zamber

Statue of Liberty - Violates 1st Amendment?

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Since the Statue of Liberty is a statue of a the goddess Libertas, does that violate the religion establishment clause of the First Amendment to the constitution? Here is a link to people that still worship and perform the rites of the Greco-Roman gods https://www.bbc.com/news/magazine-22972610 .

Is permitting the Greco-Roman goddess statue on Federal property not fair to other religions? How come the Greco-Roman get a statue to worship on Federal property and not Hindus?

 

Why do atheist have to pay for a statue of a religion on government property? Especially since there are people that can use it for their religious rites?

 

The Greeks who worship the ancient gods



https://www.bbc.com/news/magazine-22972610

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20 minutes ago, zamber said:

Since the Statue of Liberty is a statue of a the goddess Libertas,

It is a statue inspired by depictions of Libertas, but also by depictions of Sol Invictus and by other works of art. 

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1 hour ago, zamber said:

Why do atheist have to pay for a statue of a religion on government property?

 

I believe it was a gift from France.. And atheist generally only have a problem with things symbolic of Christianity, so I imagine they don't have a problem with a statue that's symbolic of liberty, because its something everyone can relate to.

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7 hours ago, zamber said:

Since the Statue of Liberty is a statue of a the goddess Libertas, does that violate the religion establishment clause of the First Amendment to the constitution? Here is a link to people that still worship and perform the rites of the Greco-Roman gods https://www.bbc.com/news/magazine-22972610 .

Is permitting the Greco-Roman goddess statue on Federal property not fair to other religions? How come the Greco-Roman get a statue to worship on Federal property and not Hindus?

 

Why do atheist have to pay for a statue of a religion on government property? Especially since there are people that can use it for their religious rites?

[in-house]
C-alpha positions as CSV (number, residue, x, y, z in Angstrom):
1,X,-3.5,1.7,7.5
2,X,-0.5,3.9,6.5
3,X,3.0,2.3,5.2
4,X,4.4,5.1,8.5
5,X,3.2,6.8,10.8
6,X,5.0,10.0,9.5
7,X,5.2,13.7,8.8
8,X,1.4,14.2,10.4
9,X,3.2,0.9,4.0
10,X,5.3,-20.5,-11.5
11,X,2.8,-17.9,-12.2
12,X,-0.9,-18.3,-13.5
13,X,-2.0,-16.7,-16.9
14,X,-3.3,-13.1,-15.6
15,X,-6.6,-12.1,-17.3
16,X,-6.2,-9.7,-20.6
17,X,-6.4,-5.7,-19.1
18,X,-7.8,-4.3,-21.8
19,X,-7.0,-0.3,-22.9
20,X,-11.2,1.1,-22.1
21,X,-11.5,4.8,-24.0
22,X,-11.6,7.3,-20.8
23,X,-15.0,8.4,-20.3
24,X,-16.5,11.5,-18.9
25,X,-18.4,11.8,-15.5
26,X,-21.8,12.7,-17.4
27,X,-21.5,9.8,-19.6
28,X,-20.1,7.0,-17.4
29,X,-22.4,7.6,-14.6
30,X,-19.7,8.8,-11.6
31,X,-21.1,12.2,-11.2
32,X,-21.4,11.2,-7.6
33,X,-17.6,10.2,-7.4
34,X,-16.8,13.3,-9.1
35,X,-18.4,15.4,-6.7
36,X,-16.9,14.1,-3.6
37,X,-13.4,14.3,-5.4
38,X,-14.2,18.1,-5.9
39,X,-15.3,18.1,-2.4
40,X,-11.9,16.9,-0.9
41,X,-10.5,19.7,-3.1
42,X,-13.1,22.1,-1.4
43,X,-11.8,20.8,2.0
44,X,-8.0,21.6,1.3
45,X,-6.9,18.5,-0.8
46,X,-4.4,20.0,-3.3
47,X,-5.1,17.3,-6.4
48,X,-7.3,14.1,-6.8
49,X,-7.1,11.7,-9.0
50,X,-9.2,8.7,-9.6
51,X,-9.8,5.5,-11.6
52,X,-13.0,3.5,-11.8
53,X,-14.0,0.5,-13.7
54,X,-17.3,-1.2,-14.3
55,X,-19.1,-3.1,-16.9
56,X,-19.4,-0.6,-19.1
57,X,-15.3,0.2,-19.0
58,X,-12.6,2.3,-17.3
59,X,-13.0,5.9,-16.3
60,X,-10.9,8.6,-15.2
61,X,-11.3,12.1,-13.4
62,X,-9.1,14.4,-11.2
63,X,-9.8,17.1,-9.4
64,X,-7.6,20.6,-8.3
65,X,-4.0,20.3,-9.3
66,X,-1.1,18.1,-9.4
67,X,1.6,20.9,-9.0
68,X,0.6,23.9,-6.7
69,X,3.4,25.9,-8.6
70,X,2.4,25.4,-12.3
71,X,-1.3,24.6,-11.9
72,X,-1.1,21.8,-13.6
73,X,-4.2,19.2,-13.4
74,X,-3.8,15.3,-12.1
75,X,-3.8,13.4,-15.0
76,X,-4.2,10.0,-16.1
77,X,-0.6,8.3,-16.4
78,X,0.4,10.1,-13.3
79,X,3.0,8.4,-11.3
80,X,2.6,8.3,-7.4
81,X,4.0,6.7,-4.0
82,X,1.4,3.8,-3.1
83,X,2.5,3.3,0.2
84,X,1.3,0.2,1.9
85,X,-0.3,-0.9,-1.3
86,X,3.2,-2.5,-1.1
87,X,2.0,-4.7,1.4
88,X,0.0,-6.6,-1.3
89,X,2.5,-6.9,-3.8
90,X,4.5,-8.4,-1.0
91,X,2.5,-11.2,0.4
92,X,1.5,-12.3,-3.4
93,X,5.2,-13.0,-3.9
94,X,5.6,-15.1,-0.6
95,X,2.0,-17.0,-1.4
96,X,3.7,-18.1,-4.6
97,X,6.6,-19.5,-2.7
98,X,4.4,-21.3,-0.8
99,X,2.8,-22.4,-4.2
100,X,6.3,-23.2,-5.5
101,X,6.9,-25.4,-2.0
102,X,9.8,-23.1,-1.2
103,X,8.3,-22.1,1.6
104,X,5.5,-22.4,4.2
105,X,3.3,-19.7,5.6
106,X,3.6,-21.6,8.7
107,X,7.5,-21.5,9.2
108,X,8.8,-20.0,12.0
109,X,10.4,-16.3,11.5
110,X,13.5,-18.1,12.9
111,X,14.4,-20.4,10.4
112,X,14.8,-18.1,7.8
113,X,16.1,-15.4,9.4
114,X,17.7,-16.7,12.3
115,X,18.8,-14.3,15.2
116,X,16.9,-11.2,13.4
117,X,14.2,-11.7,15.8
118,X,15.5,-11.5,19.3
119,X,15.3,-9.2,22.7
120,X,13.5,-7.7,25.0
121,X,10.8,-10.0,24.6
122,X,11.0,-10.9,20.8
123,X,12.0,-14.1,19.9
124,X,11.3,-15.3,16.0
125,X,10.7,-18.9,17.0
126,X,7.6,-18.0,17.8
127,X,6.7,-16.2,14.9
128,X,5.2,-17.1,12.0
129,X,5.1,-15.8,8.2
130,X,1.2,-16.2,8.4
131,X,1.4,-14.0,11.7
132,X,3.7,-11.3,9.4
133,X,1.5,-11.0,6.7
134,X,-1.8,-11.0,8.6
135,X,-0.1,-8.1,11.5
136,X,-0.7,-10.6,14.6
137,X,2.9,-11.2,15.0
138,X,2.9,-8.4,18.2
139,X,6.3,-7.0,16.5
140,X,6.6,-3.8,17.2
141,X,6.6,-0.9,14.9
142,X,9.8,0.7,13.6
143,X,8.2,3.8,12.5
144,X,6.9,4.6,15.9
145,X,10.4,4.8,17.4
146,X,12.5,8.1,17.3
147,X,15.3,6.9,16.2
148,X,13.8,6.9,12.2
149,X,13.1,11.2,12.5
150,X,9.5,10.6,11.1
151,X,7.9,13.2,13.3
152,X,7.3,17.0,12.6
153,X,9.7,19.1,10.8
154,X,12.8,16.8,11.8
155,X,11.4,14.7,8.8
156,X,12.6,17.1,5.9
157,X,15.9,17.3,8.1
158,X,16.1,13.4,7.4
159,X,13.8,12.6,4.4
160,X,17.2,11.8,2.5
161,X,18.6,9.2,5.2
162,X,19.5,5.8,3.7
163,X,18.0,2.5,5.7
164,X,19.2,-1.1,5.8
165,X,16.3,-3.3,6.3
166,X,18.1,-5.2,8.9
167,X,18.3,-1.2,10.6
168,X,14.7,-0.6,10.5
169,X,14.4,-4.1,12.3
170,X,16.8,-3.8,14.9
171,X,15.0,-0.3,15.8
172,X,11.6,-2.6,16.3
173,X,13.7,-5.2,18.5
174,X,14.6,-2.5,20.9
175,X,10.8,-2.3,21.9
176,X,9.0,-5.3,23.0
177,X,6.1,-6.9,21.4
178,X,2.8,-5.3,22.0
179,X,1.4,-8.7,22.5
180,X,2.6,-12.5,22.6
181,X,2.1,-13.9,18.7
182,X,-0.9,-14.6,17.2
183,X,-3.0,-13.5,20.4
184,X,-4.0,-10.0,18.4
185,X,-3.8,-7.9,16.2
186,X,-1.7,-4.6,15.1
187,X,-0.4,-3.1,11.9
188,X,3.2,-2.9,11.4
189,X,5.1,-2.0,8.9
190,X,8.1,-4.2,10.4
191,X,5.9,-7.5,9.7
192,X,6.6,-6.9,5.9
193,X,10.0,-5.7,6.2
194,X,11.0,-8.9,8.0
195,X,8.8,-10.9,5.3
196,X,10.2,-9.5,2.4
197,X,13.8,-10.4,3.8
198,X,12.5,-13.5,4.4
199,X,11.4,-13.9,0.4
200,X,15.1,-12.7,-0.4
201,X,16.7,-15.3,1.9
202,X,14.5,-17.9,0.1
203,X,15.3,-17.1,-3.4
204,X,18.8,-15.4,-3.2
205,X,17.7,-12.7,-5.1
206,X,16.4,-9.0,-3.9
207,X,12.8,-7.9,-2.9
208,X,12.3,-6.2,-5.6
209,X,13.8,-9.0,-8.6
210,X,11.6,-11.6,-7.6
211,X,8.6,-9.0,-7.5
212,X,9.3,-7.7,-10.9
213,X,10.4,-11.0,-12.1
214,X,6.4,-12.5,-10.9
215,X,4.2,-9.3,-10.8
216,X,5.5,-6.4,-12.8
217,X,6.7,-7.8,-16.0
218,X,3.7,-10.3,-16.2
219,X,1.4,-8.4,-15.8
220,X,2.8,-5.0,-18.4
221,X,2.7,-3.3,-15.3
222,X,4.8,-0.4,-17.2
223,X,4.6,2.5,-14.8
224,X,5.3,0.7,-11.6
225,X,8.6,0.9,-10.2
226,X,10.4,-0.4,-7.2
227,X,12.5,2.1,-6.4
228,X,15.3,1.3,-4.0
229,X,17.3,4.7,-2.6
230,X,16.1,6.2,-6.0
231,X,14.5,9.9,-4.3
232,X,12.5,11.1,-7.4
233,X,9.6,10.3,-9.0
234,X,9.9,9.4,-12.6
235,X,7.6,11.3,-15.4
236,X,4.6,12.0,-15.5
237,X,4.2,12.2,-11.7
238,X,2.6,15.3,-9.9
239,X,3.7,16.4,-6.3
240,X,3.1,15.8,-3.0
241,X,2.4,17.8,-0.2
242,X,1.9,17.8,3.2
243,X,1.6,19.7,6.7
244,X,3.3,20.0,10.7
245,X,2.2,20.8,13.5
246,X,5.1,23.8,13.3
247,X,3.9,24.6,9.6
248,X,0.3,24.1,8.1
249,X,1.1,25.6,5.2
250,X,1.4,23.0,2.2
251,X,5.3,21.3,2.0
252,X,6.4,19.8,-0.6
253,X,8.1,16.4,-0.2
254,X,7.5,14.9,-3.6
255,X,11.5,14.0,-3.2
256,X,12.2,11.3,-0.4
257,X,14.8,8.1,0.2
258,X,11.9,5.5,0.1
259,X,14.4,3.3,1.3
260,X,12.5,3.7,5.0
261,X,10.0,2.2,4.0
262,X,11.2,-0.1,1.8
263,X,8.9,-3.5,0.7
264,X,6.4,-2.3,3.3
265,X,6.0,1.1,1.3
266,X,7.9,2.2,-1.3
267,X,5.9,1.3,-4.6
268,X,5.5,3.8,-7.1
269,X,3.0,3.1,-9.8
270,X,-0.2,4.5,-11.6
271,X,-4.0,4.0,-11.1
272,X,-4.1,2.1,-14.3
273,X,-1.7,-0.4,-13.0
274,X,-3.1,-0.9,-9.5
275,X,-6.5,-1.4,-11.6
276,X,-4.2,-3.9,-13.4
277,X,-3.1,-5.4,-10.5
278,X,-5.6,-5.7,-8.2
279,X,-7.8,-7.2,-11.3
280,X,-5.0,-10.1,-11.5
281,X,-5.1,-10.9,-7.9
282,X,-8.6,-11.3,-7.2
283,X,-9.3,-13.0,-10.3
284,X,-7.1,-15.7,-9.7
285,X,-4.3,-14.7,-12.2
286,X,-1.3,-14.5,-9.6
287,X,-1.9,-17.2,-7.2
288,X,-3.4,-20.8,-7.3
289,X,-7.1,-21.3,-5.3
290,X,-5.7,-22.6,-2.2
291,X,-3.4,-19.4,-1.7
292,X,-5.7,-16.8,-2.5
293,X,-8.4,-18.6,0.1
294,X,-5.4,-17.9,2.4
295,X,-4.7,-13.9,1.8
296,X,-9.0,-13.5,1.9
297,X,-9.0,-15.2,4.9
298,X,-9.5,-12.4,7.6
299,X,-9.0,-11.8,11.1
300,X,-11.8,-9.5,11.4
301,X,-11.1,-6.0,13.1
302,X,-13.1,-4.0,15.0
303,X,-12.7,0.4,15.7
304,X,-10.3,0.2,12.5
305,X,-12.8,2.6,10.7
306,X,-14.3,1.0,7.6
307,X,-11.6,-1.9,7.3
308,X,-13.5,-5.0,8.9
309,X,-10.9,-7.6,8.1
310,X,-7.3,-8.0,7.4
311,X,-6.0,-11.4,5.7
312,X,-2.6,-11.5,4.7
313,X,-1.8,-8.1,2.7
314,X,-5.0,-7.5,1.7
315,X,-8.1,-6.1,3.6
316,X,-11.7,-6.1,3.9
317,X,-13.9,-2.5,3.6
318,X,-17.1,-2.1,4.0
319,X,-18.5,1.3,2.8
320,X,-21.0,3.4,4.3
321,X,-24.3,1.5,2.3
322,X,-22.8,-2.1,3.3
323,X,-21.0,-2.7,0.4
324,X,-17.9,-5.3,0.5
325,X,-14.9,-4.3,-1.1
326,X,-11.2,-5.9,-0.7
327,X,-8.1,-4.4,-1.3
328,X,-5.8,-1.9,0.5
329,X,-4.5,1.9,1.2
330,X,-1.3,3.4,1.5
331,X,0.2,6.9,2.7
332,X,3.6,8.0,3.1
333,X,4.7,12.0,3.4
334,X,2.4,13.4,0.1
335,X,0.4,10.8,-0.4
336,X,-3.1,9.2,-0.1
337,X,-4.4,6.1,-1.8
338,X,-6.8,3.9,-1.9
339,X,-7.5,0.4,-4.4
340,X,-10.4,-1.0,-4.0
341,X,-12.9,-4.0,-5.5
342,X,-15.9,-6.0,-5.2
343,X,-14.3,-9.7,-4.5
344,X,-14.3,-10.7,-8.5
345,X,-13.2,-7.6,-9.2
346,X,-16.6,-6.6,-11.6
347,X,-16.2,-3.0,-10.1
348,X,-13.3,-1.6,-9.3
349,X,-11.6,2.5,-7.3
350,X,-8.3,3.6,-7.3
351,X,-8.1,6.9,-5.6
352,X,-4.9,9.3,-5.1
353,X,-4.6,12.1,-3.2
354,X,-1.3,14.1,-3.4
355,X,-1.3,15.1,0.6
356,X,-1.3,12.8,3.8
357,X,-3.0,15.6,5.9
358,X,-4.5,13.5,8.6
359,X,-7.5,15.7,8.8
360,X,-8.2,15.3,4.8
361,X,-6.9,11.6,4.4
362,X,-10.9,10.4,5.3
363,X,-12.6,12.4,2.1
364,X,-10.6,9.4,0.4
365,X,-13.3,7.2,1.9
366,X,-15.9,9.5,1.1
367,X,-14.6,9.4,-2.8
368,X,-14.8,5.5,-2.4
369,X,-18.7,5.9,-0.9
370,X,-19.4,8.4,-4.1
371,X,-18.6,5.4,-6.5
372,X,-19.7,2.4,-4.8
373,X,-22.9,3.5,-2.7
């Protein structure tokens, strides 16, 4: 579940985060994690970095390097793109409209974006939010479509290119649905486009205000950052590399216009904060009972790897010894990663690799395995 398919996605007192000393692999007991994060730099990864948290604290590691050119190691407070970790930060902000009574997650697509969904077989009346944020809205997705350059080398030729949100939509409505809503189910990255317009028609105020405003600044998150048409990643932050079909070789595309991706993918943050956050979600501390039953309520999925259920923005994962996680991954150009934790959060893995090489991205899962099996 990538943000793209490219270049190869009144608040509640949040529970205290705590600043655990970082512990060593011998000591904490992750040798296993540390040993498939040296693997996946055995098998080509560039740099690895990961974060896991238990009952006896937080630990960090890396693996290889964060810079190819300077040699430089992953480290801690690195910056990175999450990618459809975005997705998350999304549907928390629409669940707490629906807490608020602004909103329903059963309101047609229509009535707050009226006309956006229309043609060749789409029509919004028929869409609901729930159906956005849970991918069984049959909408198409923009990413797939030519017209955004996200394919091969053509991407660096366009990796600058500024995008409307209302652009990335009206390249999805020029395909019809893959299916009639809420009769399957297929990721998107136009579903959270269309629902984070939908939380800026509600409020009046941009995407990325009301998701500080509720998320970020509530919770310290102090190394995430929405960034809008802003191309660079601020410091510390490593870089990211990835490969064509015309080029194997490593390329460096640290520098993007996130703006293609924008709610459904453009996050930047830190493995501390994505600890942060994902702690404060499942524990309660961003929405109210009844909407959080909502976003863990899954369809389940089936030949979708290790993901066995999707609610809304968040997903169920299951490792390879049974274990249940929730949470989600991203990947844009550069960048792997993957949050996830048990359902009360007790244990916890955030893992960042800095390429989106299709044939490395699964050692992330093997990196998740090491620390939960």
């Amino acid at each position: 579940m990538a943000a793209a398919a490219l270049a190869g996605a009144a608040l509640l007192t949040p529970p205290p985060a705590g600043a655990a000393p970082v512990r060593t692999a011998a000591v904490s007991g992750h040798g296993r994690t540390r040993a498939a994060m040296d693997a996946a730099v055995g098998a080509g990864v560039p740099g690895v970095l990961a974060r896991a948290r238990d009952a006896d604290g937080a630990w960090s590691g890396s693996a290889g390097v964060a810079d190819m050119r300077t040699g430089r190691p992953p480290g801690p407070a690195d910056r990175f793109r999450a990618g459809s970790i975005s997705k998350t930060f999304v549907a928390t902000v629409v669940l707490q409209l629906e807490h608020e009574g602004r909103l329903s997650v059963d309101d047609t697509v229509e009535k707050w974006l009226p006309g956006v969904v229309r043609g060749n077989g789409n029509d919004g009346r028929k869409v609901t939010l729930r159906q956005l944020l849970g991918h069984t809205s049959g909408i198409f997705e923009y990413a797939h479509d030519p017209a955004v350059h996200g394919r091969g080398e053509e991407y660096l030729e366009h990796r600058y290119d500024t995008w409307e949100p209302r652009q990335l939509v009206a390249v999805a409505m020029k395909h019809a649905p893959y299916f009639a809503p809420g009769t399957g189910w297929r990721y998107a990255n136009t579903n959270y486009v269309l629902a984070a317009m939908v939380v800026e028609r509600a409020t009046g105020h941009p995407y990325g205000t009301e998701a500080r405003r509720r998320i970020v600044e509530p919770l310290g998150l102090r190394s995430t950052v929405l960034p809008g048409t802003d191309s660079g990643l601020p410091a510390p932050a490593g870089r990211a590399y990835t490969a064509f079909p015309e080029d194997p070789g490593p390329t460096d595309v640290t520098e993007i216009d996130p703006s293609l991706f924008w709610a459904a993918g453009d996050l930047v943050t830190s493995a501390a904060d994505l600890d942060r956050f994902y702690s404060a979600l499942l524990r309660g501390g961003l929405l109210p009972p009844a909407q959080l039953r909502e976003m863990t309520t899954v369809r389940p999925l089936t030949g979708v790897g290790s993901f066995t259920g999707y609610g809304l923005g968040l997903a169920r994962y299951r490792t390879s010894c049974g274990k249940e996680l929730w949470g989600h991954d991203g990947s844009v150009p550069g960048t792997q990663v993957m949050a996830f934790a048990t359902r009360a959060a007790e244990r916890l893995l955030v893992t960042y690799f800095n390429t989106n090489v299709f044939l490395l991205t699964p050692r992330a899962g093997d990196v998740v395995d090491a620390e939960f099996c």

You raise interesting points.  I have to think about this.

 

Welcome to the board.  You look like fun.

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6 hours ago, Dan56 said:

 

I believe it was a gift from France.. And atheist generally only have a problem with things symbolic of Christianity, so I imagine they don't have a problem with a statue that's symbolic of liberty, because its something everyone can relate to.

 

 

Your understanding of Atheism is not deep.  When you express Atheist views, it is deeply painful.  

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6 hours ago, Jonathan H. B. Lobl said:

 

 

Your understanding of Atheism is not deep.  When you express Atheist views, it is deeply painful.  

 

There's really nothing "deep" to understand about atheism, they believe in nothing divine and no deity.. No deep study is required to grasp that simple concept... Sorry if my comment about Atheist not having a problem with Lady Liberty was painful? I had no idea they found the statue offensive. 😊

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14 hours ago, mererdog said:

It is a statue inspired by depictions of Libertas, but also by depictions of Sol Invictus and by other works of art. 

Does that mean the Statue of Liberty is violating the constitution twice?

 

The group of people that worship the Goddess Libertas (Liberty) are called "Cultus Deorum Romanorum" and "Nova Roma." The people of this religion perform their wedding rites and other rites just like the Cult of Rome did. The big question is, why is the Federal Government paying for the maintenance of a statue of a religious figure?

 

Is there a way to post pictures on this web forum? I would like to post some pictures of neo-pagans doing their rites so people can know more about what I am talking about.

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2 hours ago, Dan56 said:

 

There's really nothing "deep" to understand about atheism, they believe in nothing divine and no deity.. No deep study is required to grasp that simple concept... Sorry if my comment about Atheist not having a problem with Lady Liberty was painful? I had no idea they found the statue offensive. 😊

 

What I find painful is to have you speaking for Atheism.  Your understanding lacks depth.  Your twisting of my words lacks decency.  

 

:whist:

 

 

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1 hour ago, zamber said:

Does that mean the Statue of Liberty is violating the constitution twice?